Guest post by Chris Darbyshire MSc MCIOB CQP MCQI, Business Systems Director at Core Emirates

 

Does your management system consist of numerous written procedures and forms?

If so I bet they are all carefully administered by the quality department that gives them numbers, versions, owners and may even have them signed. Well guess what? The more you have of these the greater the potential for your organization to make some serious improvements.

Let’s be clear, a management system document describes the activities that a business would like its people to follow. A management system tool is often an IT solution that ensures people in the business shall work to the requirements of the business. So a document relies on the integrity of the people to do the right thing where as a system tool has the people relying on the integrity of the system to do the right thing. Which one would you trust, a documented procedure with business requirements hidden away in a sea of documents or a tool that is used every day and has all the business requirements continually helping and guiding your people? I know which one I trust, rules in tools!

Here’s an example.

Let’s take the excitement of an audit procedure! In here there will be references to audit plans, competencies, reports, non-conformance, timings, notifications, frequencies etc. I have seen this stretch to 8 pages and more. Yet, everything that has just been listed is capable of going into a system tool. This would then obviate the need for most, if not all of the written procedure, as there could be a simple referencing out to the audit system.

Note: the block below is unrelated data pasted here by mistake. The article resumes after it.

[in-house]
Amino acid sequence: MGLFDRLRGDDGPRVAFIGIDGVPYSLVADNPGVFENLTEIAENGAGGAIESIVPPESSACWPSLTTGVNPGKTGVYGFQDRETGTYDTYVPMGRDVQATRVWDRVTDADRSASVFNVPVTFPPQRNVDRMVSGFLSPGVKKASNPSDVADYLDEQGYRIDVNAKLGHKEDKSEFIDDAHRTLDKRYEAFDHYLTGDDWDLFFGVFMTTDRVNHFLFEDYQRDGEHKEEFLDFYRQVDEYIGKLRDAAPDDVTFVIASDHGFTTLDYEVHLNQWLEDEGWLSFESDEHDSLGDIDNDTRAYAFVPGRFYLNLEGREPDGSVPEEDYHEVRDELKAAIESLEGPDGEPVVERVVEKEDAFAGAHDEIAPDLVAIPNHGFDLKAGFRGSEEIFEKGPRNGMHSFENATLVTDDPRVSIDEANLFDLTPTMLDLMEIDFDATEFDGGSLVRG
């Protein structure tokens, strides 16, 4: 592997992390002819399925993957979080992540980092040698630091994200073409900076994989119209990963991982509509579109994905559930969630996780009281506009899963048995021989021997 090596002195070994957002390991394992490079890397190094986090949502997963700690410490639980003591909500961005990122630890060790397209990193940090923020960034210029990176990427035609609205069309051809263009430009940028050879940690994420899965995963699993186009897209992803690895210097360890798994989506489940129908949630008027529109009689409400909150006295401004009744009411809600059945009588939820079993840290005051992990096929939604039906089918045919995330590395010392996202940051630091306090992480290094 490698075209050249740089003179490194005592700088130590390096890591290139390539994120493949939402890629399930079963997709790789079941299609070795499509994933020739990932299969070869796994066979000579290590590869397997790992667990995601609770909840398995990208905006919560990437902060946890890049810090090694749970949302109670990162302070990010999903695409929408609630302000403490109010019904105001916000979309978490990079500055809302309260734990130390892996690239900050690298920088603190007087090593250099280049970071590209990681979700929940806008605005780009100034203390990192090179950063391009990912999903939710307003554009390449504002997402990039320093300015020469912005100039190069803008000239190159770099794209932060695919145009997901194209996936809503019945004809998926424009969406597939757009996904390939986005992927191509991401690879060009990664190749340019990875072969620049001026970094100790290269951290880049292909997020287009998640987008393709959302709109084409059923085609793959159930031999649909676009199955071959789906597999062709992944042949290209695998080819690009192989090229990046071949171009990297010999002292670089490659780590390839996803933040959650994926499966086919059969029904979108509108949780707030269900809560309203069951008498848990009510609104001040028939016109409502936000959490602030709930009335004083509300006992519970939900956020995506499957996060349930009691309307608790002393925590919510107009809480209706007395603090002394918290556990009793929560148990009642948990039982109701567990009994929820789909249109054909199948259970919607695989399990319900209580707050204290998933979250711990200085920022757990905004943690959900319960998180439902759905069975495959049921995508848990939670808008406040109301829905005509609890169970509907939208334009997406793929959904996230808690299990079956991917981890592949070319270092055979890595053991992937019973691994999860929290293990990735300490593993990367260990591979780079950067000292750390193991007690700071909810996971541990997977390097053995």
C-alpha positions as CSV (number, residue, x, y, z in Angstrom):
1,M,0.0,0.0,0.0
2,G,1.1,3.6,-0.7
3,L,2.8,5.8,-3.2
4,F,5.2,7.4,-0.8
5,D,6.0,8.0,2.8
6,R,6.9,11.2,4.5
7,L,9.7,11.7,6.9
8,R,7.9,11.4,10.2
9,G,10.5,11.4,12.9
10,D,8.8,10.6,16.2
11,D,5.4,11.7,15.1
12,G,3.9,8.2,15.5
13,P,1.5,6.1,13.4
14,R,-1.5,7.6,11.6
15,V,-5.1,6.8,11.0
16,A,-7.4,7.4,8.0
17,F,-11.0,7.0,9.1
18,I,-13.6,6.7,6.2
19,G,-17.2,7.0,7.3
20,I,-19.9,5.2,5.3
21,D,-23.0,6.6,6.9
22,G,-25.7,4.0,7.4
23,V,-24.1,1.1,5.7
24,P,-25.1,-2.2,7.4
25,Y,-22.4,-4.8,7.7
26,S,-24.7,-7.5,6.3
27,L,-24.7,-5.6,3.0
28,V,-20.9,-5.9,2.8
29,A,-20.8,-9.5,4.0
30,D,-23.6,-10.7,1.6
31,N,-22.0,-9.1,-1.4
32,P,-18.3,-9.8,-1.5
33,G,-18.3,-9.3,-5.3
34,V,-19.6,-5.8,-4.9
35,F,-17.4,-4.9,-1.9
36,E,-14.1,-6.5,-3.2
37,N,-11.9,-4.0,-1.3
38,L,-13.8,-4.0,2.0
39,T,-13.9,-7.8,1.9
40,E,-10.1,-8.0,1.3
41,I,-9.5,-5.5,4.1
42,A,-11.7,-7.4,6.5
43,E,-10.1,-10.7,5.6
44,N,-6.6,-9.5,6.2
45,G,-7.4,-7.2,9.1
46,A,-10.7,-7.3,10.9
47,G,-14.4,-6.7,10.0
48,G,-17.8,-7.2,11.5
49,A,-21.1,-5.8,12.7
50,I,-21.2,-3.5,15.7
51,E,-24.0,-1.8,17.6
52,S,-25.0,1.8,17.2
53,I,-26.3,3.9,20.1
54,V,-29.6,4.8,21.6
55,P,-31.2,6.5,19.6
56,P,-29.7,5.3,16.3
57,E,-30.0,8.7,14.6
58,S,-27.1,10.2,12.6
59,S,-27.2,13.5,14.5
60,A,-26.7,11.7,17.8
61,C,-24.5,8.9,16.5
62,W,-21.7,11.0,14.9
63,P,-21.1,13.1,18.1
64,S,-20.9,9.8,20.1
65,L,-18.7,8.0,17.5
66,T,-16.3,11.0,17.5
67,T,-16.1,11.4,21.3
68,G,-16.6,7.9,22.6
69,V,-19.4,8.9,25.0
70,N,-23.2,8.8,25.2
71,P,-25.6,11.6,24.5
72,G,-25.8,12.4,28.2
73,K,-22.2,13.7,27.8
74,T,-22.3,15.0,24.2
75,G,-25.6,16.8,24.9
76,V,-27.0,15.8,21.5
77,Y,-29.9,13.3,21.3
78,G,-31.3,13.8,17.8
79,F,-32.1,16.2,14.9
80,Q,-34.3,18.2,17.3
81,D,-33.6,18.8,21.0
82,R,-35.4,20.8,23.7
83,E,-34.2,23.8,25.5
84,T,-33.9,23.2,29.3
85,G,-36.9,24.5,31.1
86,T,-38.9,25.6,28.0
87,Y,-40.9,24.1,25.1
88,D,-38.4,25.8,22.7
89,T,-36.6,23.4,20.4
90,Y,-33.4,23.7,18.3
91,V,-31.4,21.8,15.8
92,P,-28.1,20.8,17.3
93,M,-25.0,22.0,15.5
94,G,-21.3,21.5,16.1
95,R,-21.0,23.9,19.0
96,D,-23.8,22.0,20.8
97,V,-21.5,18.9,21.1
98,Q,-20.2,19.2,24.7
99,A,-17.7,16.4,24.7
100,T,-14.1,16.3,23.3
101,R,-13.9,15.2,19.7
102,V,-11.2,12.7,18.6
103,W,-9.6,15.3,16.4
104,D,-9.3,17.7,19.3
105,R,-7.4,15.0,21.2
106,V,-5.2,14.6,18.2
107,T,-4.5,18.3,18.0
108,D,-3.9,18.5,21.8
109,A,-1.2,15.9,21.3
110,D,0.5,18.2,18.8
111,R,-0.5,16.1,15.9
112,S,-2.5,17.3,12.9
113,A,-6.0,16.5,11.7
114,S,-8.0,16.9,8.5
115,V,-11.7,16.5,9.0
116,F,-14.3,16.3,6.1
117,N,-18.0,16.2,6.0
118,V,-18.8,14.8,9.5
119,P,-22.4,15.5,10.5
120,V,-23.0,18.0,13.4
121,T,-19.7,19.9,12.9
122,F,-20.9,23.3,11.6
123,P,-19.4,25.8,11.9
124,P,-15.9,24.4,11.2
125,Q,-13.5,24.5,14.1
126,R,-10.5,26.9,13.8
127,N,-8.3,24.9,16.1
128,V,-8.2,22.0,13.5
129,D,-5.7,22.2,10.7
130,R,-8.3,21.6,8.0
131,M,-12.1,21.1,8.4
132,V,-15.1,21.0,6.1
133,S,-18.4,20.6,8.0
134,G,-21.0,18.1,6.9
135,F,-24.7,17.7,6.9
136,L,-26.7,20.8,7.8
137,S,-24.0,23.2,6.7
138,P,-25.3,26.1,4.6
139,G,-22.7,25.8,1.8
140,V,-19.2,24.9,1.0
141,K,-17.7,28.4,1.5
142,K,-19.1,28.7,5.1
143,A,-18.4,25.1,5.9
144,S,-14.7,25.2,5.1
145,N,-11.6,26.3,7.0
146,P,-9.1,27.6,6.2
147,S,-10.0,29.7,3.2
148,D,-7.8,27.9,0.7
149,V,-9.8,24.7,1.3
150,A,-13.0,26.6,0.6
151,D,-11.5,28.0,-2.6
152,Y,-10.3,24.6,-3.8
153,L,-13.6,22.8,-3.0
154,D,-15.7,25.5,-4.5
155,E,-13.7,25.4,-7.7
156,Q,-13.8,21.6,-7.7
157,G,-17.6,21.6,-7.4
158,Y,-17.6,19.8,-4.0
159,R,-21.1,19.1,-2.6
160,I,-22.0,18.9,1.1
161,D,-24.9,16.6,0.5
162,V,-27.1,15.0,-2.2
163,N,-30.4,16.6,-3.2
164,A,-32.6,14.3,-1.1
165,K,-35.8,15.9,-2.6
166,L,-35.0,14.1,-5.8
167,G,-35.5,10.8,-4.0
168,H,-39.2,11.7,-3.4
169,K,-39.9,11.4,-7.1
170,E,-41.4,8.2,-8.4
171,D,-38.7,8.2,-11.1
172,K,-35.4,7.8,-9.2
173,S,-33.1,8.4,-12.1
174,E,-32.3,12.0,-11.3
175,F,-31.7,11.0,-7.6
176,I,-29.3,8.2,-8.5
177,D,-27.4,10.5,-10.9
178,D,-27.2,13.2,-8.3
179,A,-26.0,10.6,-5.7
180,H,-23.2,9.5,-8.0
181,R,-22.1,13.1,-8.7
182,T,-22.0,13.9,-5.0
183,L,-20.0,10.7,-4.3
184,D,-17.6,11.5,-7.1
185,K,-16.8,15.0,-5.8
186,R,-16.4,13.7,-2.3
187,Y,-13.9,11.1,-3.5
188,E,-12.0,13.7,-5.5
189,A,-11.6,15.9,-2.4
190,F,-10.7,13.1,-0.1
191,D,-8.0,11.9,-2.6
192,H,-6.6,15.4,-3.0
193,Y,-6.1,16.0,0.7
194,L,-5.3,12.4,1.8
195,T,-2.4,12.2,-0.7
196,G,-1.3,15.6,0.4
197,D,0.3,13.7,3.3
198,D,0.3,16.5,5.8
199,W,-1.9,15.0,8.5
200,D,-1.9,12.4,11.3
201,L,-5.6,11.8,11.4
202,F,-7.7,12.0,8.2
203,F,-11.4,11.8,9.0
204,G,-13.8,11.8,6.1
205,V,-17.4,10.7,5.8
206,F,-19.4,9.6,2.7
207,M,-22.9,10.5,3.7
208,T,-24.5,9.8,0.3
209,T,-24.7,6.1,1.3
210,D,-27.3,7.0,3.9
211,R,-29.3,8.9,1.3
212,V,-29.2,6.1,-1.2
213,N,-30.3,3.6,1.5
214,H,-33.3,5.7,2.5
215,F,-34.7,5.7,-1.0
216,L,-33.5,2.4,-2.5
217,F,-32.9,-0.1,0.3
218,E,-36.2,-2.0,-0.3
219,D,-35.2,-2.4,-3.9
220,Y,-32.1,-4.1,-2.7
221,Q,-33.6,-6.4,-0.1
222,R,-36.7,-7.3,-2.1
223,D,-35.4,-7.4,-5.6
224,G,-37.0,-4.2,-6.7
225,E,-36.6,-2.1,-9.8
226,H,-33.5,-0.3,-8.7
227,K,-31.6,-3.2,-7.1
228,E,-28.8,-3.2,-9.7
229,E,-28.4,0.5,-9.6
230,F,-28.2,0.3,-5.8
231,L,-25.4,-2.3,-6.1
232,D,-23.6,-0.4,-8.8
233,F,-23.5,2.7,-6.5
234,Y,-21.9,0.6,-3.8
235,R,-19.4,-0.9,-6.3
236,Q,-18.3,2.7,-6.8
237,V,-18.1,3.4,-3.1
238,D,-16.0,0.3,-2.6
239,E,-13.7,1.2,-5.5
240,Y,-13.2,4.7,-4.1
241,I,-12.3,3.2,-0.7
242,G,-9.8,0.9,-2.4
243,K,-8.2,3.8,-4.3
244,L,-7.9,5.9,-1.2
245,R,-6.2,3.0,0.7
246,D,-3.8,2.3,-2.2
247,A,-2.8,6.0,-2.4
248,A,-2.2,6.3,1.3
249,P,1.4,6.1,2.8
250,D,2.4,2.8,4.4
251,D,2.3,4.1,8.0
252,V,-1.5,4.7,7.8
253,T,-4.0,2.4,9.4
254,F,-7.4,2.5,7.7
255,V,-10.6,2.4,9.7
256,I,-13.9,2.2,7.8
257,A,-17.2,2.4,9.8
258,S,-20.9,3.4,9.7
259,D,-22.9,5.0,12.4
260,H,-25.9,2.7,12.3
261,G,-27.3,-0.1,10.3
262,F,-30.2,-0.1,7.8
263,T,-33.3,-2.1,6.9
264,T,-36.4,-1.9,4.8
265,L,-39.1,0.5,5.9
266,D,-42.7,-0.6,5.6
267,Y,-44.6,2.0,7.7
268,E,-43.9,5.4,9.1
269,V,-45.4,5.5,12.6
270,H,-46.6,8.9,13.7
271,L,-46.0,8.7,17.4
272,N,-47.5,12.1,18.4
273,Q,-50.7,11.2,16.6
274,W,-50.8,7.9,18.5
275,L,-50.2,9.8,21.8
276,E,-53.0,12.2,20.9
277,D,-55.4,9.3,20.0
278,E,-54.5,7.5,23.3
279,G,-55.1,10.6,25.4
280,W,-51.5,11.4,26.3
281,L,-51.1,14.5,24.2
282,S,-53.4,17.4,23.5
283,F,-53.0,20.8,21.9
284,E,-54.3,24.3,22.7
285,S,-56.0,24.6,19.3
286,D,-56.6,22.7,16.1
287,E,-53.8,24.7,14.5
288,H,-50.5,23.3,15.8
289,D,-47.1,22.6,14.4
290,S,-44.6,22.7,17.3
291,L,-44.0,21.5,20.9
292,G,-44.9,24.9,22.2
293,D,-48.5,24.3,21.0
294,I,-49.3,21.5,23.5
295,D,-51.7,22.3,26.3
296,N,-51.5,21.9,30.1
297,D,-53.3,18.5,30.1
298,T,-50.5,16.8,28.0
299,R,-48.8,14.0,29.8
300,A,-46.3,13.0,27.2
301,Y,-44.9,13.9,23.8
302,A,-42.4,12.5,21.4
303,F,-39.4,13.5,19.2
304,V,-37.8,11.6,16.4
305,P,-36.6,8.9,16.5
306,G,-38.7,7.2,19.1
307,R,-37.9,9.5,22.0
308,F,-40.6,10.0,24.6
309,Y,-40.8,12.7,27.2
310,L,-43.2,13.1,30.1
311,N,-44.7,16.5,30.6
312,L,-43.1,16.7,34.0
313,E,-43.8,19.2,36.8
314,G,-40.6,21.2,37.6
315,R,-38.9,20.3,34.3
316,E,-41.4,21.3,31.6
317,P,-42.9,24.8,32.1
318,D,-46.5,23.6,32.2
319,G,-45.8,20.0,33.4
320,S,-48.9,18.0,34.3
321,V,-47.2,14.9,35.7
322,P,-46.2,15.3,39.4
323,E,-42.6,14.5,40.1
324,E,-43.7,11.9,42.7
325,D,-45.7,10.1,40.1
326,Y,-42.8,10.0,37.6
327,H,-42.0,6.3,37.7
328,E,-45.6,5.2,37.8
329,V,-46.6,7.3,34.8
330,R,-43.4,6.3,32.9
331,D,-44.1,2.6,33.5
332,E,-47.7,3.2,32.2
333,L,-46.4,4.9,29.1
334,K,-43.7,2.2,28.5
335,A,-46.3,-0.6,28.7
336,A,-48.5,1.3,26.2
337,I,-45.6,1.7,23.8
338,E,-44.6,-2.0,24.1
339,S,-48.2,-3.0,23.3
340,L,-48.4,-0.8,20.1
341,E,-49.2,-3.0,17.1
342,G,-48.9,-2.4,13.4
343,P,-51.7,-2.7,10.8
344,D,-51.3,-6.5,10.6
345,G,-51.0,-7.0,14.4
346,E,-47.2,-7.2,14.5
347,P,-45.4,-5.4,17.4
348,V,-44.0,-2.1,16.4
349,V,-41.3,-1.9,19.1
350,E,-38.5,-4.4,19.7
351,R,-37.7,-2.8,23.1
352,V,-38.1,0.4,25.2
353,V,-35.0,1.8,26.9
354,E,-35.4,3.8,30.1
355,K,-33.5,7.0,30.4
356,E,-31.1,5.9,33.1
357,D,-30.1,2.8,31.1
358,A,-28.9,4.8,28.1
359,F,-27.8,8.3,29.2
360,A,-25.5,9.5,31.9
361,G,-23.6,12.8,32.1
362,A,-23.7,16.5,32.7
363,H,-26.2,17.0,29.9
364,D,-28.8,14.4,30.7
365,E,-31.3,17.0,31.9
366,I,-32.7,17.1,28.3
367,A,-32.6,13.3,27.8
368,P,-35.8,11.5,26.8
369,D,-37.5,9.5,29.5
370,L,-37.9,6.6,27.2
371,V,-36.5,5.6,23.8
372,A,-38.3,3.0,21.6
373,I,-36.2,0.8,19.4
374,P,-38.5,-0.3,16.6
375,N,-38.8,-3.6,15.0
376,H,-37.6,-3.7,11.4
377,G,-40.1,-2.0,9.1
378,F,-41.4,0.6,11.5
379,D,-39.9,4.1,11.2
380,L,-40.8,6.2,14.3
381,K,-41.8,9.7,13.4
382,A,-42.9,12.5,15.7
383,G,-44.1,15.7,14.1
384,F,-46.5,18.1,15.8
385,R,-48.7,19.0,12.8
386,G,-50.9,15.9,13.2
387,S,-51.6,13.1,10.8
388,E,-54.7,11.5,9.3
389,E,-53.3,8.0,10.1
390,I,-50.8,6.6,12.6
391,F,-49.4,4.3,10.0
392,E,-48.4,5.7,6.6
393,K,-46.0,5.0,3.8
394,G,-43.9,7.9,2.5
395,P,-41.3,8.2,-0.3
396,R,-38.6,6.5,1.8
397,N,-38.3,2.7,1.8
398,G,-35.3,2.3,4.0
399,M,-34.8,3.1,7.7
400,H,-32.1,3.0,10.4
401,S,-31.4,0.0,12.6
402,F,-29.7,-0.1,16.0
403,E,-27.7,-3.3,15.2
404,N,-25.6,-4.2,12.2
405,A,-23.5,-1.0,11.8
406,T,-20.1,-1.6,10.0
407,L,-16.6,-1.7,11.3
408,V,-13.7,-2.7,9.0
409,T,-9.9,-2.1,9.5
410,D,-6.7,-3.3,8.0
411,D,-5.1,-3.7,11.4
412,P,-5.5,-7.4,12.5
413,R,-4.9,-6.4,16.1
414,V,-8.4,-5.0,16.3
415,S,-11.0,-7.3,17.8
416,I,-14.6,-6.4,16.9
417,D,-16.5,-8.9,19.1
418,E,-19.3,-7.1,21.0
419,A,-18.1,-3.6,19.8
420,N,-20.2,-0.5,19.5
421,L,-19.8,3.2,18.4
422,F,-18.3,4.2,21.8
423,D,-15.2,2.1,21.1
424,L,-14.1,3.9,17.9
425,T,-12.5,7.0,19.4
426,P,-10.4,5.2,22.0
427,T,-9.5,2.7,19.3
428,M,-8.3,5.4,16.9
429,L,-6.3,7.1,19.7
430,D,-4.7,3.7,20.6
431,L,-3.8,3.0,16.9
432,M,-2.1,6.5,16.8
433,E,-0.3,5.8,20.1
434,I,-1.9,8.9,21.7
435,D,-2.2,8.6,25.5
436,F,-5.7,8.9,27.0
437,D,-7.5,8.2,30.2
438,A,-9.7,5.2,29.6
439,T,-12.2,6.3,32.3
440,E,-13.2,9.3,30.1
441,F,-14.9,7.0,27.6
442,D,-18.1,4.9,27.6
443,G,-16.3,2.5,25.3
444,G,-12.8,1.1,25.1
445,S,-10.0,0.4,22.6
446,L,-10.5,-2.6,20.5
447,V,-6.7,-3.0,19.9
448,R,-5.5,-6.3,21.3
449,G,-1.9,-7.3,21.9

System documents hide failure

System tools report failure

 

Now let’s take this one stage further and audit the audit procedure. Here I have seen very diligent Quality Managers spend days preparing a series of audit check lists based upon the audit procedure. Here the focus is very much on the audit procedure rather than reviewing its outputs, which surely is where the value is. Another question, when did the procedure last get looked at by those who are supposed to be working to it? Answer, probably the last time it was audited. If that is the case then who is the procedure for, the auditor or the organization?

An audit can only be based upon sampling, so a paper based system will only allow an auditor to pick a few things to review. In cases where a proper system tool is used to manage audits there is much more that can be seen, validated and done so much faster too.

System tools automate the mundane.

 

With system tools an auditor has a much greater opportunity of adding some value as they can focus on how a system is operating and what it is telling them rather than worrying about the mundane within a written procedure.

It is pleasing to note that the new standards for ISO 9001 and ISO 14001 have removed all references for an organization to maintain, quality manuals, documented procedures, and quality records. Instead the standards refer to “documented information” which can be in any format. This means if you maintain system tools then your procedural requirements are documented inside the system. This is a big leap forward and something I have been trying to get businesses to do for 20 years!

In my view there is still more to do with the standards and that is to reduce them into one.

This article was first published on LinkedIn in November 5, 2015

https://www.linkedin.com/pulse/rules-tools-chris-darbyshire/